Chetan Bhagat's "2 States" is often lauded as a modern Indian love story, celebrated for its light-hearted narrative and portrayal of intercultural relationships. However, upon closer examination, it becomes evident that the novel's numerous shortcomings far outweigh its merits.
The story revolves around Krish and Ananya, two individuals from distinct Indian states who fall in love during their MBA program. The central plot of the book is their struggle to convince their parents to accept their intercultural marriage. While the premise sounds promising, the execution leaves much to be desired.
One of the most glaring issues with "2 States" is its shallow character development. Both Krish and Ananya come across as one-dimensional, with their personalities reduced to clichéd stereotypes. Krish, the Punjabi boy, is portrayed as a brash and insensitive individual, while Ananya, the Tamilian girl, is portrayed as studious and traditional. This reductionist approach to character building makes it difficult for readers to connect with or invest in the protagonists' journey.
Bhagat's writing style leaves a lot to be desired. The prose is simplistic, often bordering on amateurish, and lacks depth. The dialogue is stilted and unconvincing, making it difficult to believe in the authenticity of the characters' emotions and interactions. The humor, which is intended to be a hallmark of Bhagat's novels, falls flat and often resorts to crude jokes and stereotypes, perpetuating regressive ideas about gender, culture, and relationships.
The plot itself is riddled with clichés and predictability. From the moment Krish and Ananya meet, the reader can anticipate every twist and turn in their relationship. There are no surprises or moments of genuine emotional depth. Instead, the story relies on contrived situations and melodrama to move forward, making it feel more like a Bollywood screenplay than a well-crafted novel.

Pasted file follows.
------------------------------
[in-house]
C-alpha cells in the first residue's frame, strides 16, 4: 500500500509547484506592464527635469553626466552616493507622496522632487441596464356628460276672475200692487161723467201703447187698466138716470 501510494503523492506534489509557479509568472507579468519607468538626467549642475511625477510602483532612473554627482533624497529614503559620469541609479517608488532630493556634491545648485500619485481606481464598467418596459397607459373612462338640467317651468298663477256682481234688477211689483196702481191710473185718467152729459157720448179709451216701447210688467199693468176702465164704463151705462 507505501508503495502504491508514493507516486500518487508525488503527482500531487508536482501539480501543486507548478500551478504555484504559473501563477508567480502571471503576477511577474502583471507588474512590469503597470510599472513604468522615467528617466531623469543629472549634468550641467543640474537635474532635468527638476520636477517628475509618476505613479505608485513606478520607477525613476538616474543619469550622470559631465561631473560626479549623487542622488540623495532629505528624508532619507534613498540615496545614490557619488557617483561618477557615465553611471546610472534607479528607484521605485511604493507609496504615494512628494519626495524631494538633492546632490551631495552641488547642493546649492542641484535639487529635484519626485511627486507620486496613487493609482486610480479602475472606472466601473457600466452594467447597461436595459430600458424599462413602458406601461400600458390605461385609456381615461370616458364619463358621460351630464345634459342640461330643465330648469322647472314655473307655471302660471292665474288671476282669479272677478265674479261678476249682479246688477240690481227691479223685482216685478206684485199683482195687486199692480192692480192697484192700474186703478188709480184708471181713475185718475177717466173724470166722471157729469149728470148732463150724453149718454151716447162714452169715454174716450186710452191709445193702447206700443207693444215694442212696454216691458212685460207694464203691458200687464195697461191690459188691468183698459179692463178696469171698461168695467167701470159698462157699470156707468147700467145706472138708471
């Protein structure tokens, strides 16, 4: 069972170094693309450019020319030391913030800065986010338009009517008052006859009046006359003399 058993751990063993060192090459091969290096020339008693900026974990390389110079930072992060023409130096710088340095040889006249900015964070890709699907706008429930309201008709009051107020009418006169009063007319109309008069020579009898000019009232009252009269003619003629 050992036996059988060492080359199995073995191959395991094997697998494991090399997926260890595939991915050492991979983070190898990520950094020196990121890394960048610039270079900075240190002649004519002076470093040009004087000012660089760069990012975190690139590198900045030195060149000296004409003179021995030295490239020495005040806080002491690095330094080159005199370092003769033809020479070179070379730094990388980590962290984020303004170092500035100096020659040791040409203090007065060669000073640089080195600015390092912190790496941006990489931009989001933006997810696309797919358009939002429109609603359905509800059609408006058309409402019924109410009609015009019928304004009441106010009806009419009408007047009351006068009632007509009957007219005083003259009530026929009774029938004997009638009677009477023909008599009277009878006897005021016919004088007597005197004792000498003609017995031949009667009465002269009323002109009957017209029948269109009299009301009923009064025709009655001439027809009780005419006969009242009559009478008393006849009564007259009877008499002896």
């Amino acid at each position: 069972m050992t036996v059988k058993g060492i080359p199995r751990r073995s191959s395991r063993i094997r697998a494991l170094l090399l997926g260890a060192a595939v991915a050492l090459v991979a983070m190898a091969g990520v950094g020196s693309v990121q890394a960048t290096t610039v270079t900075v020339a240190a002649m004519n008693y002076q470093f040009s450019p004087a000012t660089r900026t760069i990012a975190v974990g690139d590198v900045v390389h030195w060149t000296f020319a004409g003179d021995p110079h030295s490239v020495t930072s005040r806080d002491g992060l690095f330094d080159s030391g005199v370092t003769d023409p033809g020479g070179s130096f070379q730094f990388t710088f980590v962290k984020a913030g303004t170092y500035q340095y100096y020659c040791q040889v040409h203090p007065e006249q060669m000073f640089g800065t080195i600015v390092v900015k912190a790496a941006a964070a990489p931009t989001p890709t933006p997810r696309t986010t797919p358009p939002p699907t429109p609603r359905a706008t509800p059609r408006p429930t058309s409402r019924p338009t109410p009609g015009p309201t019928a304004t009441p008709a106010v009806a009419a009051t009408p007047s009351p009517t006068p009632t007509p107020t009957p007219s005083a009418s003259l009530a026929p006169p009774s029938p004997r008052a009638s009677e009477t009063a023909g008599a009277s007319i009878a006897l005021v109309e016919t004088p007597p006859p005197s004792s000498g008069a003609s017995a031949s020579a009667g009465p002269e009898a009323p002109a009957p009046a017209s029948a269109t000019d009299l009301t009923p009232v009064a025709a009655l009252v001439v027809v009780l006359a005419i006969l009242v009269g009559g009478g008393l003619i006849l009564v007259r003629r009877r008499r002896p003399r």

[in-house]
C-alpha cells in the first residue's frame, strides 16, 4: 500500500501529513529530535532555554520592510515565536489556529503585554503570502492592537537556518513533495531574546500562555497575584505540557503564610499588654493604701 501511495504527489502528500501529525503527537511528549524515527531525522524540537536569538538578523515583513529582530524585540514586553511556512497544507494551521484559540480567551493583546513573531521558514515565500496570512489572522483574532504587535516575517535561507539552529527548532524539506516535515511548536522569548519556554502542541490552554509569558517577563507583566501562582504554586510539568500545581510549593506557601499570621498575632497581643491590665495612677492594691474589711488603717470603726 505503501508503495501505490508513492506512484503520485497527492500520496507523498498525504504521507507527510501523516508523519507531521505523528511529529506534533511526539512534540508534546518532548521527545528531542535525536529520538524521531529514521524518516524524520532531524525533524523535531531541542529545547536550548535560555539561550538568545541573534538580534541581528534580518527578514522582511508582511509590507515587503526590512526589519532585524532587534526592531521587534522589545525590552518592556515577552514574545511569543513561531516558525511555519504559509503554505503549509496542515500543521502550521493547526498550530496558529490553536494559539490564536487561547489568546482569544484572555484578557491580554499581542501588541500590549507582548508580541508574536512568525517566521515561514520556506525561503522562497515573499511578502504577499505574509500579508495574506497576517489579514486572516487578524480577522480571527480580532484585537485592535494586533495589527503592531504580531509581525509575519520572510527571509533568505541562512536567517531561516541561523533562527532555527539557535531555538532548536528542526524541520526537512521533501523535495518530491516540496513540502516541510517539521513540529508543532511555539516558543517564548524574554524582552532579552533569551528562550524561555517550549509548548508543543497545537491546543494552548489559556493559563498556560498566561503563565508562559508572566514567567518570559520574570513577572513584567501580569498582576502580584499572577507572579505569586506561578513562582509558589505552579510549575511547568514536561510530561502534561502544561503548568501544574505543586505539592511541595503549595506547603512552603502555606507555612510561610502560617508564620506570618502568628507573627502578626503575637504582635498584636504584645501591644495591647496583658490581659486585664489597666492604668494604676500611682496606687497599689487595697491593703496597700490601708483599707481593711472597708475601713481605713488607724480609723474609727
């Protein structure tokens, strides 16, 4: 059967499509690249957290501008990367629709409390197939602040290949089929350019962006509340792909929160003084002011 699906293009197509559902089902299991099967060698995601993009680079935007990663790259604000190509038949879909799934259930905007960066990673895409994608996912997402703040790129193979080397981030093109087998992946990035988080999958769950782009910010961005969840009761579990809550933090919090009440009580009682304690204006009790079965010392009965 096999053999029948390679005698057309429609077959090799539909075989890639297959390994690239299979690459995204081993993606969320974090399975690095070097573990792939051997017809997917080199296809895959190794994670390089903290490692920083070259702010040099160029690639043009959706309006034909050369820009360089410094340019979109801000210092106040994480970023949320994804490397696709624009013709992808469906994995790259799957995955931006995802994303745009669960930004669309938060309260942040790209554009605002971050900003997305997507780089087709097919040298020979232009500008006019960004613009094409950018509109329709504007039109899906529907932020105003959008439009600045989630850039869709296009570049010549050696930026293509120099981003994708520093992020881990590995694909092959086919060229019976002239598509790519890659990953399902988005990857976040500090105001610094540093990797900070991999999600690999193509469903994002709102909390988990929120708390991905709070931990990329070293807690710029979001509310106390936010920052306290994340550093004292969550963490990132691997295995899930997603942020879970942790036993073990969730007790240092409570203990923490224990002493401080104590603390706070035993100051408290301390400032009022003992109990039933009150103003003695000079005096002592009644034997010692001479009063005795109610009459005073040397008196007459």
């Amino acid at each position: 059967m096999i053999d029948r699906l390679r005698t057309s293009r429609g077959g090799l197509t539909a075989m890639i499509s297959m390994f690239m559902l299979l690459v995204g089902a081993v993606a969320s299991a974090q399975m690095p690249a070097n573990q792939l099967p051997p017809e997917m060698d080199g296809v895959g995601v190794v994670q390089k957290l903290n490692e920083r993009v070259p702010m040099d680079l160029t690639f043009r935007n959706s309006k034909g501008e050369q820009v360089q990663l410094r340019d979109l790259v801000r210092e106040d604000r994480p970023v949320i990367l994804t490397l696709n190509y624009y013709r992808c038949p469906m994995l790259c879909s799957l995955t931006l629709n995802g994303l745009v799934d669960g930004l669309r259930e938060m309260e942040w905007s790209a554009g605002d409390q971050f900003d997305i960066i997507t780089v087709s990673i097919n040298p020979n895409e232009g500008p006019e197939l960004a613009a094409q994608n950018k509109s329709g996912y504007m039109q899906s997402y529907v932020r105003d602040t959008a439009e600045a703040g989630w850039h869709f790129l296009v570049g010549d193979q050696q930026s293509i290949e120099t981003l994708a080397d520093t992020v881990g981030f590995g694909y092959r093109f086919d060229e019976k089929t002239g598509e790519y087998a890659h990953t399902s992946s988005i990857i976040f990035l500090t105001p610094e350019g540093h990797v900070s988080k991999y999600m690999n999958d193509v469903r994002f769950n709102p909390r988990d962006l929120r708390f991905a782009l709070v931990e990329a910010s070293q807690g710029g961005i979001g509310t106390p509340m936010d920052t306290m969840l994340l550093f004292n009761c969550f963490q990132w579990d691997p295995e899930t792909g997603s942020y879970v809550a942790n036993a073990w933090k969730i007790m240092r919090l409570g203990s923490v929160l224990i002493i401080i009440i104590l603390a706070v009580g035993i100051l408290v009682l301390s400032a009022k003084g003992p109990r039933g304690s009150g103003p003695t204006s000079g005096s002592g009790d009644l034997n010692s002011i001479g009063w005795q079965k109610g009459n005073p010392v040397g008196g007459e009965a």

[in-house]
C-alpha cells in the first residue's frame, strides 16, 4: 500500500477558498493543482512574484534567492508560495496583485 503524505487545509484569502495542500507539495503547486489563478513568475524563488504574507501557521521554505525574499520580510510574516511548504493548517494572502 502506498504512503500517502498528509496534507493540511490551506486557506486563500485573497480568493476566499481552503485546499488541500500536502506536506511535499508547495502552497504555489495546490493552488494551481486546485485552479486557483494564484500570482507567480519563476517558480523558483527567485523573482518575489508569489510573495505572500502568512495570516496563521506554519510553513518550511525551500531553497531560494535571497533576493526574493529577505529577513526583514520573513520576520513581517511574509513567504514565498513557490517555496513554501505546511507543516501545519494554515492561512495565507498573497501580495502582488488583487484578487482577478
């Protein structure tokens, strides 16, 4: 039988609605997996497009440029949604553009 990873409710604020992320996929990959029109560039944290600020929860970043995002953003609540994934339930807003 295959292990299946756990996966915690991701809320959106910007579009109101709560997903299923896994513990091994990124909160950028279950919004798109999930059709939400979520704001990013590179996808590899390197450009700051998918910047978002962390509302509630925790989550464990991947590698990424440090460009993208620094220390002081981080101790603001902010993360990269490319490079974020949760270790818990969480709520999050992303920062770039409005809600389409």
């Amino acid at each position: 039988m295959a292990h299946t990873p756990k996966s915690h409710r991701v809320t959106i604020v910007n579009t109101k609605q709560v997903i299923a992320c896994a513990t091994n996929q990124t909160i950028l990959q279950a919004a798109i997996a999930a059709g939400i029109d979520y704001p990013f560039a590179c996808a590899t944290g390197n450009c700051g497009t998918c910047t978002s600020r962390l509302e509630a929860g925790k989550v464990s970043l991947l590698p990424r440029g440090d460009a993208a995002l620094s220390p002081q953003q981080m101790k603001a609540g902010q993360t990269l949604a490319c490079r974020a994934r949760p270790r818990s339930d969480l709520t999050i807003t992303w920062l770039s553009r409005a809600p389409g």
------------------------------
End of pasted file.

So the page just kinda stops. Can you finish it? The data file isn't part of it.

One of the most concerning aspects of "2 States" is its portrayal of cultural differences. While the novel attempts to address the complexities of intercultural relationships, it often does so in a superficial and stereotypical manner. The characters' parents are depicted as caricatures of their respective cultures, perpetuating harmful stereotypes and reinforcing divisions. Instead of fostering a meaningful dialogue about cultural diversity and understanding, the book often reduces these differences to punchlines.
Furthermore, the book's treatment of gender roles and expectations is deeply problematic. Ananya, a promising and ambitious student, is eventually reduced to a stereotype of a dutiful Indian wife, while Krish's character remains largely unchanged. The novel's inability to challenge or subvert these gender norms is a missed opportunity and a disappointing aspect of the story.
This book may have found commercial success and a dedicated fanbase, but I believe that it fails to deliver a meaningful and thought-provoking narrative. Its shallow character development, simplistic writing style, and reliance on stereotypes make it a subpar piece of literature.
Moreover, the novel's handling of cultural differences and gender roles perpetuates regressive ideas rather than challenging them.
My rating: 3/5